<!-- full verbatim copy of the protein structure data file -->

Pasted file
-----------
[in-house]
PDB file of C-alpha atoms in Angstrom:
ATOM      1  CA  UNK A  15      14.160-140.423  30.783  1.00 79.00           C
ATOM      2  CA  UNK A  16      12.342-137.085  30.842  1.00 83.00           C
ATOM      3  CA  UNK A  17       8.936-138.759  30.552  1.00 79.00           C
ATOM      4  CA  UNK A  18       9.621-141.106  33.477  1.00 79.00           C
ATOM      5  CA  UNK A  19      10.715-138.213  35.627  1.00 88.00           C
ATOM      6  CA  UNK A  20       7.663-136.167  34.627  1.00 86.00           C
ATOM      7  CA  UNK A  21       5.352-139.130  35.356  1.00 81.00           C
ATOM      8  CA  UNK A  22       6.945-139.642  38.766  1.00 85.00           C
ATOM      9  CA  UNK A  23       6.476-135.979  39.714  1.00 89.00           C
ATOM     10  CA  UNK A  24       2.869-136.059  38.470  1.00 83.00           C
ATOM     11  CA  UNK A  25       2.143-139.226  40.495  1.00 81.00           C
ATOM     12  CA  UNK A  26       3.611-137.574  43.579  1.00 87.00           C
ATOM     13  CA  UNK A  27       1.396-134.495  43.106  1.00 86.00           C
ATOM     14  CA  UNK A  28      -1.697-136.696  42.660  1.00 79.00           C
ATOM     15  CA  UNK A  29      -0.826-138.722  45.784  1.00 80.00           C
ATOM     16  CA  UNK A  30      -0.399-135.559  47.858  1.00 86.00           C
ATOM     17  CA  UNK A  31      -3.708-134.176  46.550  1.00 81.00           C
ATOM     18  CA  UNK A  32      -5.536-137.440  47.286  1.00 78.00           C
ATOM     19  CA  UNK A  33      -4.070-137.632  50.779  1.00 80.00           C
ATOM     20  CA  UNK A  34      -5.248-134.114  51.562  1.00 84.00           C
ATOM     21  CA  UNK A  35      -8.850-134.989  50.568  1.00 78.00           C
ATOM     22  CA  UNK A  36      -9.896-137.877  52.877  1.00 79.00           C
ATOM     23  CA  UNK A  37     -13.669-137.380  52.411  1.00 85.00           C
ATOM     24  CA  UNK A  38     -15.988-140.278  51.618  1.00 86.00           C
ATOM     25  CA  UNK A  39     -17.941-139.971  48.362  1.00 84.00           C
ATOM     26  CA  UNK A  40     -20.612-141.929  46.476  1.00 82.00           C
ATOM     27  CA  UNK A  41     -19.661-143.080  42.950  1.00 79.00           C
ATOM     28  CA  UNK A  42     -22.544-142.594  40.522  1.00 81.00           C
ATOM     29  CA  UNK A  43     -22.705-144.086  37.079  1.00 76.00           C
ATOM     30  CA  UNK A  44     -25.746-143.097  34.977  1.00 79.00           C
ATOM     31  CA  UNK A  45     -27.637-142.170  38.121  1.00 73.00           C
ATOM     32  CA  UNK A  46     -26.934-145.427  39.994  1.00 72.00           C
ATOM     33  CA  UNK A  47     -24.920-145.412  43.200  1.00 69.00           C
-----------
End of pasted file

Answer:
[in-house]
PDB file of C-alpha atoms in Angstrom:
ATOM      1  CA  UNK A  15      14.160-140.423  30.783  1.00 79.00           C
ATOM      2  CA  UNK A  16      12.342-137.085  30.842  1.00 83.00           C
ATOM      3  CA  UNK A  17       8.936-138.759  30.552  1.00 79.00           C
ATOM      4  CA  UNK A  18       9.621-141.106  33.477  1.00 79.00           C
ATOM      5  CA  UNK A  19      10.715-138.213  35.627  1.00 88.00           C
ATOM      6  CA  UNK A  20       7.663-136.167  34.627  1.00 86.00           C
ATOM      7  CA  UNK A  21       5.352-139.130  35.356  1.00 81.00           C
ATOM      8  CA  UNK A  22       6.945-139.642  38.766  1.00 85.00           C
ATOM      9  CA  UNK A  23       6.476-135.979  39.714  1.00 89.00           C
ATOM     10  CA  UNK A  24       2.869-136.059  38.470  1.00 83.00           C
ATOM     11  CA  UNK A  25       2.143-139.226  40.495  1.00 81.00           C
ATOM     12  CA  UNK A  26       3.611-137.574  43.579  1.00 87.00           C
ATOM     13  CA  UNK A  27       1.396-134.495  43.106  1.00 86.00           C
ATOM     14  CA  UNK A  28      -1.697-136.696  42.660  1.00 79.00           C
ATOM     15  CA  UNK A  29      -0.826-138.722  45.784  1.00 80.00           C
ATOM     16  CA  UNK A  30      -0.399-135.559  47.858  1.00 86.00           C
ATOM     17  CA  UNK A  31      -3.708-134.176  46.550  1.00 81.00           C
ATOM     18  CA  UNK A  32      -5.536-137.440  47.286  1.00 78.00           C
ATOM     19  CA  UNK A  33      -4.070-137.632  50.779  1.00 80.00           C
ATOM     20  CA  UNK A  34      -5.248-134.114  51.562  1.00 84.00           C
ATOM     21  CA  UNK A  35      -8.850-134.989  50.568  1.00 78.00           C
ATOM     22  CA  UNK A  36      -9.896-137.877  52.877  1.00 79.00           C
ATOM     23  CA  UNK A  37     -13.669-137.380  52.411  1.00 85.00           C
ATOM     24  CA  UNK A  38     -15.988-140.278  51.618  1.00 86.00           C
ATOM     25  CA  UNK A  39     -17.941-139.971  48.362  1.00 84.00           C
ATOM     26  CA  UNK A  40     -20.612-141.929  46.476  1.00 82.00           C
ATOM     27  CA  UNK A  41     -19.661-143.080  42.950  1.00 79.00           C
ATOM     28  CA  UNK A  42     -22.544-142.594  40.522  1.00 81.00           C
ATOM     29  CA  UNK A  43     -22.705-144.086  37.079  1.00 76.00           C
ATOM     30  CA  UNK A  44     -25.746-143.097  34.977  1.00 79.00           C
ATOM     31  CA  UNK A  45     -27.637-142.170  38.121  1.00 73.00           C
ATOM     32  CA  UNK A  46     -26.934-145.427  39.994  1.00 72.00           C
ATOM     33  CA  UNK A  47     -24.920-145.412  43.200  1.00 69.00           C